Handbook of Perception, Volume VIA Tasting and Smelling focuses on the psychophysics of tasting and smelling and covers topics ranging from food technology and the neurophysiology of taste to the chemistry of odor, the neural code, the olfactory process, and chemical signals in the environment.
This volume is organized into five sections encompassing 10 chapters and begins with a historical overview of taste research, followed by a discussion on the biophysics and chemistry of taste and its phylogenetic basis in vertebrates. The focus then shifts to the nature of taste qualities, the psychophysical methods of studying them, and the influence on taste sensation of factors such as intensity, duration and area of stimulation. The important phenomenon of adaptation is well covered, with attention to the role of water. The book methodically introduces the reader to the pleasantness or unpleasantness of a food, the physicochemical basis of olfaction, information processing in the olfactory nerve pathway, and the relationship between molecular structure and odor. A chapter on the extraneous stimulation caused by industrial processes, the psychophysical foundation for applications of olfactory research, and real and potential applications in the realm of odor abatement concludes the volume.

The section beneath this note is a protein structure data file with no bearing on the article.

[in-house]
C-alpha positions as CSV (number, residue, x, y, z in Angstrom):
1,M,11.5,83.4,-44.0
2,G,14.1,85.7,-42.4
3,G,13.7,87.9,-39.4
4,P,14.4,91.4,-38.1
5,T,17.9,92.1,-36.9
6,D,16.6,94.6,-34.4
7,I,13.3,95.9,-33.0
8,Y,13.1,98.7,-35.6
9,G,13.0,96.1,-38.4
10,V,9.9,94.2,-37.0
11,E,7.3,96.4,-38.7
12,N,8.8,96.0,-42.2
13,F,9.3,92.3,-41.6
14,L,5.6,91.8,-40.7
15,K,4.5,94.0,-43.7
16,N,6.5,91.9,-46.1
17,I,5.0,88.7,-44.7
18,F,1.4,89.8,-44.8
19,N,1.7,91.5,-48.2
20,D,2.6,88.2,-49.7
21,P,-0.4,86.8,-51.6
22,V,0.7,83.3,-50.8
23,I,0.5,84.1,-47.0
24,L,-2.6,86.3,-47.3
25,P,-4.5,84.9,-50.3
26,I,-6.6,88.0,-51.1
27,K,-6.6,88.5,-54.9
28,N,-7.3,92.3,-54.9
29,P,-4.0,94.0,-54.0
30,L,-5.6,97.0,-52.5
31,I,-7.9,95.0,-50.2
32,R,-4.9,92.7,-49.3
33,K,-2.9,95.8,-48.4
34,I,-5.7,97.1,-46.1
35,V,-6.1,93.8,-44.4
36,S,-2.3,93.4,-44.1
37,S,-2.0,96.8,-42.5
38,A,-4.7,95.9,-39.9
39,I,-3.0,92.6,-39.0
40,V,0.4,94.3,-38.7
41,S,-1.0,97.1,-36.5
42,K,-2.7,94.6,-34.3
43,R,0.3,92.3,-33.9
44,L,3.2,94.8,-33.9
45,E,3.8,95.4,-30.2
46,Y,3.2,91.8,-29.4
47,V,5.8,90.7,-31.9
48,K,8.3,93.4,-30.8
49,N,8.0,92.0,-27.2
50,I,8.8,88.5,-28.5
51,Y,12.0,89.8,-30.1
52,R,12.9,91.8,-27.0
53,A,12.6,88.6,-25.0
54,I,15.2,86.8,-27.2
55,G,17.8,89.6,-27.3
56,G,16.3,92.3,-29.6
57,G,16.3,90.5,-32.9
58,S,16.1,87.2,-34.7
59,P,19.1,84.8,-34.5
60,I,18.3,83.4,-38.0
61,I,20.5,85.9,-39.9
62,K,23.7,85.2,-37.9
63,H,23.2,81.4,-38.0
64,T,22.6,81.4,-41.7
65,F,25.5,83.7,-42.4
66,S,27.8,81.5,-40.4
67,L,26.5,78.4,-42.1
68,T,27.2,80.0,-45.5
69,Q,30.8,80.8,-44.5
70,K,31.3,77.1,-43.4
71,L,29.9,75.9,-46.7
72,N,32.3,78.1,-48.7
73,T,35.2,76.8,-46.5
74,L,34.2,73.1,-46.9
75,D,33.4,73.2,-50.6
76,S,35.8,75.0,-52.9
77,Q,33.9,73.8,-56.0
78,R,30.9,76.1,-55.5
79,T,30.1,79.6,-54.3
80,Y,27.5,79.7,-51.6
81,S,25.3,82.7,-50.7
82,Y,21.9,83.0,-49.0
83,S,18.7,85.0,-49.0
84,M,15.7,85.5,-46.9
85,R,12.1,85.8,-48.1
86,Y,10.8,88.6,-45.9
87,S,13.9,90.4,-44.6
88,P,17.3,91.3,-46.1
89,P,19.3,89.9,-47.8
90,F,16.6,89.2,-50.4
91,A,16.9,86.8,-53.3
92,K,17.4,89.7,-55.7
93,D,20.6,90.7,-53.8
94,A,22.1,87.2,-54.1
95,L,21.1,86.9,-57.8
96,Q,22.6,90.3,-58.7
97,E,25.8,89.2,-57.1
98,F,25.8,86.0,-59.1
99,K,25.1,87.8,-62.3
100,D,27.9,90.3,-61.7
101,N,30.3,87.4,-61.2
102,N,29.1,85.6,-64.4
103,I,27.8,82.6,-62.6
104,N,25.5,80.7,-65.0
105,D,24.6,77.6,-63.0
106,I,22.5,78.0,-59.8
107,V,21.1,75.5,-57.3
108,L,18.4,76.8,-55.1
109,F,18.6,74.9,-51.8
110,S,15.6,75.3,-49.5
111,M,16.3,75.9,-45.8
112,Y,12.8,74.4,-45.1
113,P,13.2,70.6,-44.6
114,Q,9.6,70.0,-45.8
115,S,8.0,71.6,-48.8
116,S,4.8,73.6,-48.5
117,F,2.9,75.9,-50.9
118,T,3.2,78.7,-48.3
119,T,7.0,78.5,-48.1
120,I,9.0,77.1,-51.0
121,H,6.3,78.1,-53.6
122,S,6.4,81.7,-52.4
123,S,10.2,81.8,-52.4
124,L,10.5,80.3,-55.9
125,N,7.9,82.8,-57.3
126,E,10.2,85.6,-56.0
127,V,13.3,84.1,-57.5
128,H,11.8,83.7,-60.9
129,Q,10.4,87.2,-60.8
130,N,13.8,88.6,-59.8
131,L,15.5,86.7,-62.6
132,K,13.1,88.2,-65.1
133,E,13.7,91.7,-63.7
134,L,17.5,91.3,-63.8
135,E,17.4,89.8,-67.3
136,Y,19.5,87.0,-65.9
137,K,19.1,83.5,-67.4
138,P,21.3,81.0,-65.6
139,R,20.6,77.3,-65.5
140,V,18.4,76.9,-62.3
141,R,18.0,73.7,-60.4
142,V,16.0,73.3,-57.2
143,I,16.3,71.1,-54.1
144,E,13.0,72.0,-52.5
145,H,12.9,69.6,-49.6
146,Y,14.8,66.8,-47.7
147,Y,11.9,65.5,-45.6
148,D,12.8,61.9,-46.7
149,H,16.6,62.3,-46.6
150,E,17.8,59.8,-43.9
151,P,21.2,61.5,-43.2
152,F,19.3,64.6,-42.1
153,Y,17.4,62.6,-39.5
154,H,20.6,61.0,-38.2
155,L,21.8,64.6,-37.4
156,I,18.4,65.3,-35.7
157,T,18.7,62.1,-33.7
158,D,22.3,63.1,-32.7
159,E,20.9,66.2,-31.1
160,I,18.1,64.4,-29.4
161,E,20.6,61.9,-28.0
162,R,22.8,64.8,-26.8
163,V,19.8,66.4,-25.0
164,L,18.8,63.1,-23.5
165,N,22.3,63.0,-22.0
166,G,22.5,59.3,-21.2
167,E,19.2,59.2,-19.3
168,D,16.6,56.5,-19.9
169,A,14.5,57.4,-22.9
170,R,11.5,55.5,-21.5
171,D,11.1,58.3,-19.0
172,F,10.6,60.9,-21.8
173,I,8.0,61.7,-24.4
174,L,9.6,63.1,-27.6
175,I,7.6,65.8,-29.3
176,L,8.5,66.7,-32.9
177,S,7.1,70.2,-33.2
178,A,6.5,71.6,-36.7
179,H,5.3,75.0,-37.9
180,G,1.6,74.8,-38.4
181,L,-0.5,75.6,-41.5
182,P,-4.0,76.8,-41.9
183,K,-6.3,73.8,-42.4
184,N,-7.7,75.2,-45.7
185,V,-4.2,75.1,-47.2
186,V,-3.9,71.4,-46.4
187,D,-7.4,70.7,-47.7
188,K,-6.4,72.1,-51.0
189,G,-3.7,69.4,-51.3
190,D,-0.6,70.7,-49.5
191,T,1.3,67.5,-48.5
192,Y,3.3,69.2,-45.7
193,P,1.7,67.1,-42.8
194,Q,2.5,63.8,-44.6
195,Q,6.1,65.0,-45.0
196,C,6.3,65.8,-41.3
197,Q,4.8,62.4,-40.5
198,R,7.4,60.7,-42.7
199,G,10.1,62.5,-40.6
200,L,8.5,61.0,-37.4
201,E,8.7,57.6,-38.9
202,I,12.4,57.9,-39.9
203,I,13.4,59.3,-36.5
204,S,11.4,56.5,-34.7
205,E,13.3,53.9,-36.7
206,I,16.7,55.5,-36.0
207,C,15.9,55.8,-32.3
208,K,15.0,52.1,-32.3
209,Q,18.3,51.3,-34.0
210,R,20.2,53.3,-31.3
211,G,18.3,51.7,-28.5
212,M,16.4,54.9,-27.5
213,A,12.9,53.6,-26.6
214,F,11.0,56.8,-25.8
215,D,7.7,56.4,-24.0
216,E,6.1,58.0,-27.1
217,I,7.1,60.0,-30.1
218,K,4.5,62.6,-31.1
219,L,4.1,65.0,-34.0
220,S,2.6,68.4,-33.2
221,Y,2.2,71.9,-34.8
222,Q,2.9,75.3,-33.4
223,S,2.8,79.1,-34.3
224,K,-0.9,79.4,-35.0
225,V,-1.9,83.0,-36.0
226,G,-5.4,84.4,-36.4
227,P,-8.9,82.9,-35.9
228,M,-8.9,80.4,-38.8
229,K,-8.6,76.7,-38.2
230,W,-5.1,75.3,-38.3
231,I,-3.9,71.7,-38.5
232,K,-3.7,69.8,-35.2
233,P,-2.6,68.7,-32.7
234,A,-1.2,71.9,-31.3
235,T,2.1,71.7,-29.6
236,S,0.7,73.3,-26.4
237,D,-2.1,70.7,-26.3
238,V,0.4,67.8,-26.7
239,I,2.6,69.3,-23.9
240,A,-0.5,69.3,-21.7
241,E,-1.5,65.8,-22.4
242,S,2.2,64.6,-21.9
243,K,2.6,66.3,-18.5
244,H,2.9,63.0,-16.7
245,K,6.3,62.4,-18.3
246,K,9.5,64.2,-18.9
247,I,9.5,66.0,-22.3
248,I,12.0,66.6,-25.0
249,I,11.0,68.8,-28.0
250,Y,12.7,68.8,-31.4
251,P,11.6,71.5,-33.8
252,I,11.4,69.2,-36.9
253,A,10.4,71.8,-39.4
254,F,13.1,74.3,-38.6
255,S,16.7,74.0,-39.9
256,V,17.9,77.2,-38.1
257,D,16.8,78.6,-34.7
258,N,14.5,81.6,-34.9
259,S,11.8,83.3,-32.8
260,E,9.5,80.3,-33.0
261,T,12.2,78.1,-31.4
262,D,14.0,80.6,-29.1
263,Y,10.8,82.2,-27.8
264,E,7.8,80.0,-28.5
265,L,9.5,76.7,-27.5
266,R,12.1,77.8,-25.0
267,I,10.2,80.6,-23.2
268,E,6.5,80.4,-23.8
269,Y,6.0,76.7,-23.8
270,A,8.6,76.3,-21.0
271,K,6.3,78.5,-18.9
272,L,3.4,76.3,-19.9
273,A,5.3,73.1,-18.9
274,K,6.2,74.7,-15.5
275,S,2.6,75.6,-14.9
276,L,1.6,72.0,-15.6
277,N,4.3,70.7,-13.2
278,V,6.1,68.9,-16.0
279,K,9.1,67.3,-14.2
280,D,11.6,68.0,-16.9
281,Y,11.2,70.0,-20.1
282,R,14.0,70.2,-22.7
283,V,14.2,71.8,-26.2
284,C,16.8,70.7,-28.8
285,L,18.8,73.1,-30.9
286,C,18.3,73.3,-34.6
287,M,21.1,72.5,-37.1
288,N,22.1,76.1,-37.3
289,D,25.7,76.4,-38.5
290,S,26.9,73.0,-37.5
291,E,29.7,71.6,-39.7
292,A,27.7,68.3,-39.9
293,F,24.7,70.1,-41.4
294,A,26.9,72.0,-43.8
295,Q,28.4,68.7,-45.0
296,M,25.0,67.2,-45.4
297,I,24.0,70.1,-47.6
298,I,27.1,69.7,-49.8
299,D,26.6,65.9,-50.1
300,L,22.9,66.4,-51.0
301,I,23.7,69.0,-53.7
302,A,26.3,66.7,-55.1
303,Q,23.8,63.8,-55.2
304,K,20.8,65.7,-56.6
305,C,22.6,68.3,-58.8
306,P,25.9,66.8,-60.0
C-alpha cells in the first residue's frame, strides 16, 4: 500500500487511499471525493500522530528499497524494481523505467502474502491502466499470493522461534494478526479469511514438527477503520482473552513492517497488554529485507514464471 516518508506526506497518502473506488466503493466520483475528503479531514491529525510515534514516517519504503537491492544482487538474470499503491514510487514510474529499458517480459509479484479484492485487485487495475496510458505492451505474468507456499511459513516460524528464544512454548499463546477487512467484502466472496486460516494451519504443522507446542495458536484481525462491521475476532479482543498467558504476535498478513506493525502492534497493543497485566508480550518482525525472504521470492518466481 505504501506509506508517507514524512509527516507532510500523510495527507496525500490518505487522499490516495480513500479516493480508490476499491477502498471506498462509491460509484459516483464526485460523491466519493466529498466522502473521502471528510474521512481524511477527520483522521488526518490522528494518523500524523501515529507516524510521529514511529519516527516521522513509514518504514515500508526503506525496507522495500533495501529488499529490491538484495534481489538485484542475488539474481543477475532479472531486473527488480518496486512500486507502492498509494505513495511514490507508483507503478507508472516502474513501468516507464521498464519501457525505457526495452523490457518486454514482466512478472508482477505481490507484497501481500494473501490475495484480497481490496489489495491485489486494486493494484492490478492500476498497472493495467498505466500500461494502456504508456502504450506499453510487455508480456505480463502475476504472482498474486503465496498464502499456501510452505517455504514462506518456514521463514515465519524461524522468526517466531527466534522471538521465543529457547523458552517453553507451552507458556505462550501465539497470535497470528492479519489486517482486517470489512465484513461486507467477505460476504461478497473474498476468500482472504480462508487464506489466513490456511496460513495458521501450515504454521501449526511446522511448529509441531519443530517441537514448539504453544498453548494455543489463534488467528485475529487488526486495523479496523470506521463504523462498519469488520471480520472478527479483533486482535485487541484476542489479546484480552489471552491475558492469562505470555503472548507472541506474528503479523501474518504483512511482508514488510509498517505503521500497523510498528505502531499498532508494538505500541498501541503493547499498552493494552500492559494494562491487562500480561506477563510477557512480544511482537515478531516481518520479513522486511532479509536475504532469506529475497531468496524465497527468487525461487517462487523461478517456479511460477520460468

This book will serve as a basic source and reference work for psychologists and natural scientists, as well as for those who are interested in human perception.